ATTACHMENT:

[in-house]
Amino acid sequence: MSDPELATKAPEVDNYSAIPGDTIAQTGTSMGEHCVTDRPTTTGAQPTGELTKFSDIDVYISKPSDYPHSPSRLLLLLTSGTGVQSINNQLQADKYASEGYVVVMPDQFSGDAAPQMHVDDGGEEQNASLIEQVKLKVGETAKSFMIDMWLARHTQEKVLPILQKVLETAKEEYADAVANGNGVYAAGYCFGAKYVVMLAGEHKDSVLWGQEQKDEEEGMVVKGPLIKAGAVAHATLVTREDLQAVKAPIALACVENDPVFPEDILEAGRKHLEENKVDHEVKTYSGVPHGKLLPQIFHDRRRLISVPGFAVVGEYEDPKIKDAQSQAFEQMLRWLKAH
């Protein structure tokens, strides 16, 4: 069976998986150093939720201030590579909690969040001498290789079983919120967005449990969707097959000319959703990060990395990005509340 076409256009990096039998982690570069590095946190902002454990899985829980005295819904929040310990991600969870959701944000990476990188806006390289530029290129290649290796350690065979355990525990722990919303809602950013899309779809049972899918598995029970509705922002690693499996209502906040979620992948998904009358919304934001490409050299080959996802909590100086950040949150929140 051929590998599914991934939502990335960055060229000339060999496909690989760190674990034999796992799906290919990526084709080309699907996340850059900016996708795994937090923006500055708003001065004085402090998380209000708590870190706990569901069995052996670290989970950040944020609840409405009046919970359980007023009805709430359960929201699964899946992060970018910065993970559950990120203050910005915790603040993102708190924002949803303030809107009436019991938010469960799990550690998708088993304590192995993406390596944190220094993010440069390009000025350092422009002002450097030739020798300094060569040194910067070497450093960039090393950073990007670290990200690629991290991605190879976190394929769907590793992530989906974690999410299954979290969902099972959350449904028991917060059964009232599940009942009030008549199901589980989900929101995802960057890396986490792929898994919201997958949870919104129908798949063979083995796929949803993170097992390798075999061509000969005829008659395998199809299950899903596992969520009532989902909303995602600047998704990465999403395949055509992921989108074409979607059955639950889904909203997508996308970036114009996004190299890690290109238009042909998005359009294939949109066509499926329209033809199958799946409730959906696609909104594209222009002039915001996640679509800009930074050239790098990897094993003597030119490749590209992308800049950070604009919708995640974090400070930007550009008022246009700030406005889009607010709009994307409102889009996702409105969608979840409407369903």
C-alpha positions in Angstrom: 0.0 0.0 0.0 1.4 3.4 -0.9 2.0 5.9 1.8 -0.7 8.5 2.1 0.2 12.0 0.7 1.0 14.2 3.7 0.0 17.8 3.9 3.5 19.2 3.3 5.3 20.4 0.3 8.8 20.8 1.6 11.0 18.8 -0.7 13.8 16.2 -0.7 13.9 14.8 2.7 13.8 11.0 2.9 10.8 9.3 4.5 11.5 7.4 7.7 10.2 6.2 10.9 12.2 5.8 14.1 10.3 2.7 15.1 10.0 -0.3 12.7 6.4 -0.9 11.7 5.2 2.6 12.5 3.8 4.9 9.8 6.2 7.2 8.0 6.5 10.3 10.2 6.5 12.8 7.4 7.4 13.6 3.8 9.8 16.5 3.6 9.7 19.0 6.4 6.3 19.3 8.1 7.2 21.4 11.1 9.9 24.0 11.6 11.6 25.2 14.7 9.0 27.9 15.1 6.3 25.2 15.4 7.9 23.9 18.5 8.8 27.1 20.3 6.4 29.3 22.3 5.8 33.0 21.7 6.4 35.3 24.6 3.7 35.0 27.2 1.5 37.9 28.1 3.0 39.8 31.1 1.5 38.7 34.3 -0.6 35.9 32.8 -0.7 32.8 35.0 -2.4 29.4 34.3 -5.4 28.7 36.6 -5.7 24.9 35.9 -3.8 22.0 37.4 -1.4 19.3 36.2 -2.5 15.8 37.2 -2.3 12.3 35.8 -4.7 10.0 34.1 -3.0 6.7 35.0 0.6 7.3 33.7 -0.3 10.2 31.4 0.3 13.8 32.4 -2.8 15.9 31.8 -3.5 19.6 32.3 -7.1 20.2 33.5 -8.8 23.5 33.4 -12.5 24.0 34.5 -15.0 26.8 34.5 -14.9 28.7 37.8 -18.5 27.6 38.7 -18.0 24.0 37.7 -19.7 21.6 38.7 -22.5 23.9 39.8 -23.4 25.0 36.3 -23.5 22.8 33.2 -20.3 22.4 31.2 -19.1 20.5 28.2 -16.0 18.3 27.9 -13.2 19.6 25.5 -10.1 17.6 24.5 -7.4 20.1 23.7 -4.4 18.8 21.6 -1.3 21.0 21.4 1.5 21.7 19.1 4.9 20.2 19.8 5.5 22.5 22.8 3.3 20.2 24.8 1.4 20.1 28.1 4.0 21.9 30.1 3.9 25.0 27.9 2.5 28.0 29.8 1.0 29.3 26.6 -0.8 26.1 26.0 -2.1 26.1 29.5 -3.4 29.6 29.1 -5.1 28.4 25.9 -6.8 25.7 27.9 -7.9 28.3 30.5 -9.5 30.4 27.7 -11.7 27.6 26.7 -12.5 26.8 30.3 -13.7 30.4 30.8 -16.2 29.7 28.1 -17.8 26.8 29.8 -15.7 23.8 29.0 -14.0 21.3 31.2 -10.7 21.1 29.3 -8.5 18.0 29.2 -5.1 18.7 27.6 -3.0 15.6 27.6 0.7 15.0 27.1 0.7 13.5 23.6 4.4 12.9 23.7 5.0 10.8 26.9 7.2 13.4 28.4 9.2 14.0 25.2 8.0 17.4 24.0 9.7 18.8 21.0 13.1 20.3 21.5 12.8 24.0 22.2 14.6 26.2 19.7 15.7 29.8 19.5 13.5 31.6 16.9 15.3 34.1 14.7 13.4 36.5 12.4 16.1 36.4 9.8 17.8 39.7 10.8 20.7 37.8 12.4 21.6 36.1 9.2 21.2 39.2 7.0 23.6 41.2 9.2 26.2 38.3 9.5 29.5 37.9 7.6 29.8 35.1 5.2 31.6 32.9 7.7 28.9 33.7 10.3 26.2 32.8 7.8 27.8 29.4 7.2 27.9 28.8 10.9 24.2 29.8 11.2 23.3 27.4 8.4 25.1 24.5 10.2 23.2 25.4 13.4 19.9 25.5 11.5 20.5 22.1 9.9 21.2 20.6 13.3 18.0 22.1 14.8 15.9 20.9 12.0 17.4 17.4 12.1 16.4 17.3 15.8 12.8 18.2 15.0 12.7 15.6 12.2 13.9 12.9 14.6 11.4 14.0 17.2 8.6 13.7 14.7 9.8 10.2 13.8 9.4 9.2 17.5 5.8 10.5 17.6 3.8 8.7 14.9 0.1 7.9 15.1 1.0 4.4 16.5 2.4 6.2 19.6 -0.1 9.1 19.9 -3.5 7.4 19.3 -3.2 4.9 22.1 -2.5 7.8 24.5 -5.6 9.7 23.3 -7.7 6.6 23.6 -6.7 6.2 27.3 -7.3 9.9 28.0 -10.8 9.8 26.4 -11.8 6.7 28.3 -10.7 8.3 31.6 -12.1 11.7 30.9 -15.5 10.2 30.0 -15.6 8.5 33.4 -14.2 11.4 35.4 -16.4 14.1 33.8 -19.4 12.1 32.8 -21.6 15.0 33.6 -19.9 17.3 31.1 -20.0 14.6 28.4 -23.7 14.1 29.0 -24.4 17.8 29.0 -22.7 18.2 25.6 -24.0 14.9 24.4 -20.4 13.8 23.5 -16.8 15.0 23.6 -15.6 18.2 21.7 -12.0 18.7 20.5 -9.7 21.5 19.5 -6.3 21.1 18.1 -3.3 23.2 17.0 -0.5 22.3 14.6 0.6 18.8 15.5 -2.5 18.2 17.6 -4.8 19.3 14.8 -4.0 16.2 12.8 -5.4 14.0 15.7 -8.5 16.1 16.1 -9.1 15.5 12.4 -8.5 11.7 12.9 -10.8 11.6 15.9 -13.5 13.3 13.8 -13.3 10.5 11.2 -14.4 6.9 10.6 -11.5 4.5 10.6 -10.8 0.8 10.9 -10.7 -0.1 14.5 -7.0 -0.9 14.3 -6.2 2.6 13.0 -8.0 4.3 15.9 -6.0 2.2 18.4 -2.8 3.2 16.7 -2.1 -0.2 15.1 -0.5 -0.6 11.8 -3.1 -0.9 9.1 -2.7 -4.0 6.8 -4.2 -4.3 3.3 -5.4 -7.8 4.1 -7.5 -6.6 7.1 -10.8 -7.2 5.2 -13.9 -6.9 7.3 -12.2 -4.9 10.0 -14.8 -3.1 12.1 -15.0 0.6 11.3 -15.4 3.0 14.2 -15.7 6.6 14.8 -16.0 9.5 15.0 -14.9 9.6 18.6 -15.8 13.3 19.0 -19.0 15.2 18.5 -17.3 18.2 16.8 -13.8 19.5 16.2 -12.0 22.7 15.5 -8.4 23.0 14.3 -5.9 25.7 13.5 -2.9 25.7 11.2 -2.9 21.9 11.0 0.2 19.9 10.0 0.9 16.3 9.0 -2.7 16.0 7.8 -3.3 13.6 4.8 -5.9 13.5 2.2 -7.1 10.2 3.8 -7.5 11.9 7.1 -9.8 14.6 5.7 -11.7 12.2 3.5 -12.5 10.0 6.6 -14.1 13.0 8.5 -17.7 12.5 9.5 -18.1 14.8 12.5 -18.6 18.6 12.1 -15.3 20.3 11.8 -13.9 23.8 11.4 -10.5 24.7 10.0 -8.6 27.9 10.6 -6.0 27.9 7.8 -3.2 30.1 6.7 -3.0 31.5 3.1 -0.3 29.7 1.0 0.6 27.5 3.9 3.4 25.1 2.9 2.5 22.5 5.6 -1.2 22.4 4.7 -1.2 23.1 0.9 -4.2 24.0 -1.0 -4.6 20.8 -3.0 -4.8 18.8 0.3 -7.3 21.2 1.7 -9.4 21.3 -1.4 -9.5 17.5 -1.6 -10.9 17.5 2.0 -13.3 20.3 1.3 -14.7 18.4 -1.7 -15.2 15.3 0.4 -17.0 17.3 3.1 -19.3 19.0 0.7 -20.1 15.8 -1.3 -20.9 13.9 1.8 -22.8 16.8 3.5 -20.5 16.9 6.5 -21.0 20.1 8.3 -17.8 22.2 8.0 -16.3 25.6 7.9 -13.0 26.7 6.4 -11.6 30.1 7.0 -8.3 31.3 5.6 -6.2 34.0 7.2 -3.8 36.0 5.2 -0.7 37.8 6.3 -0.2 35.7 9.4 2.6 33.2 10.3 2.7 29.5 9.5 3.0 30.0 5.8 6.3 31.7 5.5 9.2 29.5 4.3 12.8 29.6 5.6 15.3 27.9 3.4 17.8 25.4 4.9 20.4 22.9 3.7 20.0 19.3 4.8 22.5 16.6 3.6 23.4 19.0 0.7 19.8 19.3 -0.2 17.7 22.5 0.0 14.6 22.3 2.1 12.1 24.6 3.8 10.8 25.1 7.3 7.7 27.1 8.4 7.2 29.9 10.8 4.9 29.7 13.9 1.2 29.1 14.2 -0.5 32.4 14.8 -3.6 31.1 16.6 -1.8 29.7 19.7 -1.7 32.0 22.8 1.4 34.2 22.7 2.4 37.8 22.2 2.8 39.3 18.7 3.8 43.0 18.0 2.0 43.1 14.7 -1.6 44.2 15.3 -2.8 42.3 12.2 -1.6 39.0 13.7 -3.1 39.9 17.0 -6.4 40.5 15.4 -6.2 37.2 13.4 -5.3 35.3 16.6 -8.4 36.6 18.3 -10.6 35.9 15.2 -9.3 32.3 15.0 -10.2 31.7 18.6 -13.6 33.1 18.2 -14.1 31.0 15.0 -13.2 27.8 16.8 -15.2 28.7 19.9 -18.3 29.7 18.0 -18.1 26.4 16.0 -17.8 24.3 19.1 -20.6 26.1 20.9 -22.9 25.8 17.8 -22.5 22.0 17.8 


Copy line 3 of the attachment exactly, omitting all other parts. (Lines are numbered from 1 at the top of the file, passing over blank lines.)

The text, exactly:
């Protein structure tokens, strides 16, 4: 069976998986150093939720201030590579909690969040001498290789079983919120967005449990969707097959000319959703990060990395990005509340 076409256009990096039998982690570069590095946190902002454990899985829980005295819904929040310990991600969870959701944000990476990188806006390289530029290129290649290796350690065979355990525990722990919303809602950013899309779809049972899918598995029970509705922002690693499996209502906040979620992948998904009358919304934001490409050299080959996802909590100086950040949150929140 051929590998599914991934939502990335960055060229000339060999496909690989760190674990034999796992799906290919990526084709080309699907996340850059900016996708795994937090923006500055708003001065004085402090998380209000708590870190706990569901069995052996670290989970950040944020609840409405009046919970359980007023009805709430359960929201699964899946992060970018910065993970559950990120203050910005915790603040993102708190924002949803303030809107009436019991938010469960799990550690998708088993304590192995993406390596944190220094993010440069390009000025350092422009002002450097030739020798300094060569040194910067070497450093960039090393950073990007670290990200690629991290991605190879976190394929769907590793992530989906974690999410299954979290969902099972959350449904028991917060059964009232599940009942009030008549199901589980989900929101995802960057890396986490792929898994919201997958949870919104129908798949063979083995796929949803993170097992390798075999061509000969005829008659395998199809299950899903596992969520009532989902909303995602600047998704990465999403395949055509992921989108074409979607059955639950889904909203997508996308970036114009996004190299890690290109238009042909998005359009294939949109066509499926329209033809199958799946409730959906696609909104594209222009002039915001996640679509800009930074050239790098990897094993003597030119490749590209992308800049950070604009919708995640974090400070930007550009008022246009700030406005889009607010709009994307409102889009996702409105969608979840409407369903």